Netflix Movies Banned at Cannes—Should They Be Included in Awards & Festivals?

Jessica Napoli
Steve Dietl

Mudbound

We all know streaming services are taking over the world. Mega-hit shows such as Stranger Things on Netflix and The Handmaid's Tale on Hulu are picking up awards left and right and gaining tremendous followings.

Now, joining in on the Netflix action are TV movies. For example, in 2017, Netflix's Mudbound picked up 4 Oscar nominations and was only released in theaters for a short period to qualify under the Academy's guidelines.

Veteran director and multi-Oscar winner Steven Spielberg doesn't agree with this philosophy. He said in an interview with ITV News while promoting his new sci-fi film, Ready Player One: "I don’t believe that films that are given token qualifications, in a couple of theaters for less than a week, should qualify for Academy Award nominations."

"Once you commit to a television format, you’re a TV movie. If it’s a good show, you deserve an Emmy. But not an Oscar," he added.

However, he did praise the quality and breadth of work on the small screen today. “Television is really thriving with quality and art but it poses a clear and present danger to filmgoers," Spielberg said, noting that studios are more likely to make "branded, tent-pole guaranteed box office hits from their inventory" than "take chances on smaller films."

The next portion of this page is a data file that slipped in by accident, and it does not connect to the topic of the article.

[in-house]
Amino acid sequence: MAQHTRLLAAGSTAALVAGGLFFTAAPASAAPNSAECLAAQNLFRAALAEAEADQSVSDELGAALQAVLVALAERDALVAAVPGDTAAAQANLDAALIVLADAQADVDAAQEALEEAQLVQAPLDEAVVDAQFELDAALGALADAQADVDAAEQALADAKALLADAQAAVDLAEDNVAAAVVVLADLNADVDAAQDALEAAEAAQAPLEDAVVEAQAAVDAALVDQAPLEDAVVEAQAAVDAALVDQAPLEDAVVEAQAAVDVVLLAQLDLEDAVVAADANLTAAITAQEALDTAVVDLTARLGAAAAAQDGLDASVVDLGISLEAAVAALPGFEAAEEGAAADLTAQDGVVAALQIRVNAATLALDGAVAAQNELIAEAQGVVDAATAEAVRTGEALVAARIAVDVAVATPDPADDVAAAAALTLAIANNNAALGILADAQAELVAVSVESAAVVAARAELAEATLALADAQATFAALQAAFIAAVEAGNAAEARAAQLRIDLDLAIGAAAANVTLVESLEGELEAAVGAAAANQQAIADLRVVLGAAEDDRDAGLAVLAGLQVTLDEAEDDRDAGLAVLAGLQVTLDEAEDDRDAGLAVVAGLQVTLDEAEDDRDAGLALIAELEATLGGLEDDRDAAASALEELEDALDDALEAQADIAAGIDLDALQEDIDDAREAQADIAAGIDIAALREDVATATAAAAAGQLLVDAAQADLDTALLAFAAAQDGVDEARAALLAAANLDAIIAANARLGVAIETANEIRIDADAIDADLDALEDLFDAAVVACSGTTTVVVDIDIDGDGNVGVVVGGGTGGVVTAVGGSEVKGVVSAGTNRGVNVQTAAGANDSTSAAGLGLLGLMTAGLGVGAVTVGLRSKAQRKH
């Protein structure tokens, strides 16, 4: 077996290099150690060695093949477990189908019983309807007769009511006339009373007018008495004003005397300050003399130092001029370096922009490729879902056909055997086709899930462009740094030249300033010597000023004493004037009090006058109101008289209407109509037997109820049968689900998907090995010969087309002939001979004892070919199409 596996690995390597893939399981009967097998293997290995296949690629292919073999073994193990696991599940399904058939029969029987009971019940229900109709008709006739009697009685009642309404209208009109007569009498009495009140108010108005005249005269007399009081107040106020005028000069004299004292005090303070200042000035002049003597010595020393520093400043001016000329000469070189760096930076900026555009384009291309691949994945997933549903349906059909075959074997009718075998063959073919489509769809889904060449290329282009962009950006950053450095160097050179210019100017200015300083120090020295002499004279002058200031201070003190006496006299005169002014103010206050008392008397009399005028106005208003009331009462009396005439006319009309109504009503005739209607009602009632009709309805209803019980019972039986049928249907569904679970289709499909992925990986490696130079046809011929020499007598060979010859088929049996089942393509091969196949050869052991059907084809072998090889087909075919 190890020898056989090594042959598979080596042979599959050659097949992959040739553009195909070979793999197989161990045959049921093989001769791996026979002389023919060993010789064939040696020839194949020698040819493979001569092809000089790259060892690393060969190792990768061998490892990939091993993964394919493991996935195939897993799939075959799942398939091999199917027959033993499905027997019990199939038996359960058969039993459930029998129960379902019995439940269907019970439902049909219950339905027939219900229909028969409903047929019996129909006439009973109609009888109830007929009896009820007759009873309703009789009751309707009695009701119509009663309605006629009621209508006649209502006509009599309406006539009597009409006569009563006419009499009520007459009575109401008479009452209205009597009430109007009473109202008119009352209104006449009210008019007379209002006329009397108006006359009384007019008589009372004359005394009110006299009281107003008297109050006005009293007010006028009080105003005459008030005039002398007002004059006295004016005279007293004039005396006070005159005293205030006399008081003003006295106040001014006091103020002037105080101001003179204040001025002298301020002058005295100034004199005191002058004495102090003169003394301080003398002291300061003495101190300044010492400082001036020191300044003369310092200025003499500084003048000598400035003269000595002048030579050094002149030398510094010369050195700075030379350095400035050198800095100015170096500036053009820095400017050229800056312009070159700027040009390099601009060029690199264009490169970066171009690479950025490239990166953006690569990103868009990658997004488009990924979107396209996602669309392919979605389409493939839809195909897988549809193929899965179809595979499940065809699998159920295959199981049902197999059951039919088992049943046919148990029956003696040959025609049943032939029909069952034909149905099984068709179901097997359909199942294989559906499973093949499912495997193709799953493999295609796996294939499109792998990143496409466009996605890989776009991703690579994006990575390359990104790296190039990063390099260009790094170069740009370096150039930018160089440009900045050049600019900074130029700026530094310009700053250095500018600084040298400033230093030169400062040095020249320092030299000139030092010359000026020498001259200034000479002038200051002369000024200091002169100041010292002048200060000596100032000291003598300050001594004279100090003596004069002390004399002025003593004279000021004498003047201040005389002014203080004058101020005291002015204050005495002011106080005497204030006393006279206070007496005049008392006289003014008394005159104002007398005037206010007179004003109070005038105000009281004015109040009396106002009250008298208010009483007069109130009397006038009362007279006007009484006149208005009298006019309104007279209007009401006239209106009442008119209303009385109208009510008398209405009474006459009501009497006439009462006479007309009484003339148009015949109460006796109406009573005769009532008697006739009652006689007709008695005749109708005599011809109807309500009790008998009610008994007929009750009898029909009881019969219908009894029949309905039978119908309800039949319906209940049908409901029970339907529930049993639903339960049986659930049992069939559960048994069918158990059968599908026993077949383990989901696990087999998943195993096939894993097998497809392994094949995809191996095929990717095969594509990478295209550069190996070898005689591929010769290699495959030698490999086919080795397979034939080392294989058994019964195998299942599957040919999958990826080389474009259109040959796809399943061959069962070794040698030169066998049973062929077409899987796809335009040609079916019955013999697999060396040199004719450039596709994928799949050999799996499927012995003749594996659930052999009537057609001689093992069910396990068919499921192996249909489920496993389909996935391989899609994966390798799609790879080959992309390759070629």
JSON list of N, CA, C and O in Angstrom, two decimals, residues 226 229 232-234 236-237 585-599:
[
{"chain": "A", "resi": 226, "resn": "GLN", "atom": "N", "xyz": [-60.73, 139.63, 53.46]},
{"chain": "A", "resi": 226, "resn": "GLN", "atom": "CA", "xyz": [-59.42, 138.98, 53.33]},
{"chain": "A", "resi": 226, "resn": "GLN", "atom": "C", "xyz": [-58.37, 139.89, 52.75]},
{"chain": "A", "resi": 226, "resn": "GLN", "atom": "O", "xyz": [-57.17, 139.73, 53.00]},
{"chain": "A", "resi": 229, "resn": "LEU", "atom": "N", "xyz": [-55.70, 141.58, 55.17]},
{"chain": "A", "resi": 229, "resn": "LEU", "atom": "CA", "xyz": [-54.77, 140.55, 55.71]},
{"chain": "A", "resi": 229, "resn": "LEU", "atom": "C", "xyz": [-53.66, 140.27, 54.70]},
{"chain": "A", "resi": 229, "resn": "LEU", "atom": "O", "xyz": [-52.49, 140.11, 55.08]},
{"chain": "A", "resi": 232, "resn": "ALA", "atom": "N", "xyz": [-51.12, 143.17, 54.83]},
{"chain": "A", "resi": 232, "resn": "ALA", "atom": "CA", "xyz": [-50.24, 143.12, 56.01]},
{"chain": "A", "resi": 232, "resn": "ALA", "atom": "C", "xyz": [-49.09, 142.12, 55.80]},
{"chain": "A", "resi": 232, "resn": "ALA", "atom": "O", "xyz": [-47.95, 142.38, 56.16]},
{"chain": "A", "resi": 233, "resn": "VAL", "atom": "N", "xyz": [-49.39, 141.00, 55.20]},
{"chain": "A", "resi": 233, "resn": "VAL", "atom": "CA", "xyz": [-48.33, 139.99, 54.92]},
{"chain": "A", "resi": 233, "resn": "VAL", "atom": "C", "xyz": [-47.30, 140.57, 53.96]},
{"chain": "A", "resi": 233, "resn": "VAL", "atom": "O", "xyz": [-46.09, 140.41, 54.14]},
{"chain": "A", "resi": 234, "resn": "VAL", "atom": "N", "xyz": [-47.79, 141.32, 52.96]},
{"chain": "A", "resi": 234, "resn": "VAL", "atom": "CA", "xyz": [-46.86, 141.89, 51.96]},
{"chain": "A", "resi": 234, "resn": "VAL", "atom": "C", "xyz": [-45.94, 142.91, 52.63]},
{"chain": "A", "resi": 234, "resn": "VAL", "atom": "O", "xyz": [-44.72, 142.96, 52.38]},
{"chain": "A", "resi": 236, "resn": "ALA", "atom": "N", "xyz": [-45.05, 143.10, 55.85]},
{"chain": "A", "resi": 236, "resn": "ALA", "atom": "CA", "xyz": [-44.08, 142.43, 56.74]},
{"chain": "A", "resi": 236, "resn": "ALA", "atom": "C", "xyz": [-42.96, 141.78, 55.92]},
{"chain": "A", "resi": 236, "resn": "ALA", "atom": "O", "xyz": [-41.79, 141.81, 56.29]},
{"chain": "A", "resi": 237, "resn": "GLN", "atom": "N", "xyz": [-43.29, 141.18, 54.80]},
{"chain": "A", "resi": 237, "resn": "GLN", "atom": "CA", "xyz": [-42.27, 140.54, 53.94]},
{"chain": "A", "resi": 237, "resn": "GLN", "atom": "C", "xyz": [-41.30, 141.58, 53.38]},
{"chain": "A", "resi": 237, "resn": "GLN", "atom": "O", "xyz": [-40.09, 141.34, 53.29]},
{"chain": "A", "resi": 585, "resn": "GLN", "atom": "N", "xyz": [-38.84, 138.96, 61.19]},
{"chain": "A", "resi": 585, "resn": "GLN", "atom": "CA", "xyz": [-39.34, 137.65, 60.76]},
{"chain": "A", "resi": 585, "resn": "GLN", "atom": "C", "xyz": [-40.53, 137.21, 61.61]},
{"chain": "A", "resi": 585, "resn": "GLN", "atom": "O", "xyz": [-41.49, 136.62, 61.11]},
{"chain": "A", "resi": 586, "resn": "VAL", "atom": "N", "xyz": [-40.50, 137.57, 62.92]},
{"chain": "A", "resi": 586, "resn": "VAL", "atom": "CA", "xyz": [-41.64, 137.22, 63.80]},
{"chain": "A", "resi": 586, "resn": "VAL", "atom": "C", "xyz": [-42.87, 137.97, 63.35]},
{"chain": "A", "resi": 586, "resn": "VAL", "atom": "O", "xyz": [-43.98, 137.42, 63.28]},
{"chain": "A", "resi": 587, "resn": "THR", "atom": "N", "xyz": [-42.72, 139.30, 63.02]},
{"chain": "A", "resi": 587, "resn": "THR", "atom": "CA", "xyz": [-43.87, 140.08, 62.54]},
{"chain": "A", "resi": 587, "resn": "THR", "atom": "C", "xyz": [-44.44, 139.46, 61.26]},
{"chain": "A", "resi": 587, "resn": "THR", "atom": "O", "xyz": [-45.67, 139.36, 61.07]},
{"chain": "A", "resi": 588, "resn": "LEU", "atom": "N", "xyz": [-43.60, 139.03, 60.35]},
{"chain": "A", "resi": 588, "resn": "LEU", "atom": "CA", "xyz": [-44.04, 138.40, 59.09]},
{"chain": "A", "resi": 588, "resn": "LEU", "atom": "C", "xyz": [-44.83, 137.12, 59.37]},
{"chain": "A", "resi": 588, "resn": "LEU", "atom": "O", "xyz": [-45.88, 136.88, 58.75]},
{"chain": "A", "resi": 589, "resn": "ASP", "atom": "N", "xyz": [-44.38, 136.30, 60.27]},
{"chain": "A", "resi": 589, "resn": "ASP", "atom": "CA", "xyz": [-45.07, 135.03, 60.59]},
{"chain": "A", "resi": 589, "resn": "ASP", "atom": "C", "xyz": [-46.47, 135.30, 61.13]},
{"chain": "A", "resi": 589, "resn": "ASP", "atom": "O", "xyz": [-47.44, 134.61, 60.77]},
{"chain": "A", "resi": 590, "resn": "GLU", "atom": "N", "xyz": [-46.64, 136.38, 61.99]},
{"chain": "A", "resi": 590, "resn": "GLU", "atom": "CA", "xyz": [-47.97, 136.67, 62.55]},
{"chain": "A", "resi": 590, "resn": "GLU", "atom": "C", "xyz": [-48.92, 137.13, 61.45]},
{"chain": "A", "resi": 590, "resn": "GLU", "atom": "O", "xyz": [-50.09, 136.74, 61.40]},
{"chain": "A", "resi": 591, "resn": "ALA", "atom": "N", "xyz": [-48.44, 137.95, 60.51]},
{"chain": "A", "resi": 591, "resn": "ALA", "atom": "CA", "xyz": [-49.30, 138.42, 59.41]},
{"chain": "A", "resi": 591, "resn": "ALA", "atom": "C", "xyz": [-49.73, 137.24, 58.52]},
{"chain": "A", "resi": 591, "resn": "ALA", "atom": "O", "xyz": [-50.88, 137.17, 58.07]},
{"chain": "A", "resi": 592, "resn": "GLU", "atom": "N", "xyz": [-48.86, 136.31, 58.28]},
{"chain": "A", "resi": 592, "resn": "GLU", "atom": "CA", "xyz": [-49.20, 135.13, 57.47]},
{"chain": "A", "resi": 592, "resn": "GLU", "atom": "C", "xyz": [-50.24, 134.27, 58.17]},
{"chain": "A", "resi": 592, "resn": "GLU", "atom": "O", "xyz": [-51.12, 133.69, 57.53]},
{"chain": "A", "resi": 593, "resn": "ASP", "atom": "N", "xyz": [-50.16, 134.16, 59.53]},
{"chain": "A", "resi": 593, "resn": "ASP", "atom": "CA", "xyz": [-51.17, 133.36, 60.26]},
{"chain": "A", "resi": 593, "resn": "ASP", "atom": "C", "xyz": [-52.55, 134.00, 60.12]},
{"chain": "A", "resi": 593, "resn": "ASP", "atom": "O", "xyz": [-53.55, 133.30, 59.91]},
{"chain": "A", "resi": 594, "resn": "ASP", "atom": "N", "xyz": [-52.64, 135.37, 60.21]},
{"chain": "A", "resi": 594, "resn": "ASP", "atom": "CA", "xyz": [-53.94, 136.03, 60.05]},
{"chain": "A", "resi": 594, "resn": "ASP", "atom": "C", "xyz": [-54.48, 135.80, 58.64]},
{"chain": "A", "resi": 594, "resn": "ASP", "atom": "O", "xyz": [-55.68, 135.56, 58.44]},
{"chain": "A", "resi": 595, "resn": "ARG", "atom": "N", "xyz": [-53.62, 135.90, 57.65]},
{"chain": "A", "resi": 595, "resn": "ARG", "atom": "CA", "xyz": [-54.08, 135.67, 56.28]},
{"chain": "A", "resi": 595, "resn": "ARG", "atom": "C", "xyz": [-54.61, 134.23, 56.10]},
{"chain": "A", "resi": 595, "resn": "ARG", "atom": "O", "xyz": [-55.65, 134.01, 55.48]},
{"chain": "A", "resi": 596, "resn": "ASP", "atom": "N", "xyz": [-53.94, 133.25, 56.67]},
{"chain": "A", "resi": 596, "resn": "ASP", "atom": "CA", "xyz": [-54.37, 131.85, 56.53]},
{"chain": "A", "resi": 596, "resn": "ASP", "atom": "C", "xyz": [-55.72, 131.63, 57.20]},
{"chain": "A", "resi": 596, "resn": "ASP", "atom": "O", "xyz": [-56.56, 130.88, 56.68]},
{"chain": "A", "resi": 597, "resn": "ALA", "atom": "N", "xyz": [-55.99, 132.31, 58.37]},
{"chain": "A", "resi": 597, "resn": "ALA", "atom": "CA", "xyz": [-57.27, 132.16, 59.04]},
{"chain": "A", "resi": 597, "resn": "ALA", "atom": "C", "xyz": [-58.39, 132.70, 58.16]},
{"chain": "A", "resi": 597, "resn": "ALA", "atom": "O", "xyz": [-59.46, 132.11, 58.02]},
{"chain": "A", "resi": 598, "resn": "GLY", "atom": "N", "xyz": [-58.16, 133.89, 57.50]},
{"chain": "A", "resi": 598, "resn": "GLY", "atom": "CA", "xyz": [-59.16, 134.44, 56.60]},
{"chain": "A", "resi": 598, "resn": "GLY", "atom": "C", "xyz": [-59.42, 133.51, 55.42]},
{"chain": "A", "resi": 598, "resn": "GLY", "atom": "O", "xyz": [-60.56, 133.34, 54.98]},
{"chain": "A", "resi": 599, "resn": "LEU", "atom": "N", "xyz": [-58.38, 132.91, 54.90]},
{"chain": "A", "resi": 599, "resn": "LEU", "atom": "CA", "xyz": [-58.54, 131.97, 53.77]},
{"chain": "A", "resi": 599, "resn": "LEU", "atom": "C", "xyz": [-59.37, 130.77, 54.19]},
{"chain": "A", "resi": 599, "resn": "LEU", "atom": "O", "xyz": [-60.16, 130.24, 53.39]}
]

In agreement with Spielberg is the coveted Cannes Film Festival. Director Thierry Fremaux revealed in an interview on Friday that films from Netflix and other streaming services will not be eligible to be compete for the festival's highest award, the Palme d’Or.

This is a complete 180 from last year's event, where two Netflix movies—Bong Joon-ho’s Okja and Noah Baumbach’s The Meyerowitz Stories—premiered. But there seems to be some bureaucratic red tape involved.

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Netflix was supposed to release the two films into French theaters for larger audiences (instead of just streaming them), but under a French law, a 36-month waiting period has to occur between the movie's release date and streaming date, according to The New York Times. Netflix attempted to obtain special permits, but to no avail, and the movies were stream-able regardless.

"The festival asked Netflix in vain to accept that these two films could reach the audience of French movie theaters and not only its subscribers,” read a statement from the festival to The New York Times. “Hence the Festival regrets that no agreement has been reached.”

Oh, and the cherry on top of a disappointing cake? Cannes is also banning selfies on the red carpet.

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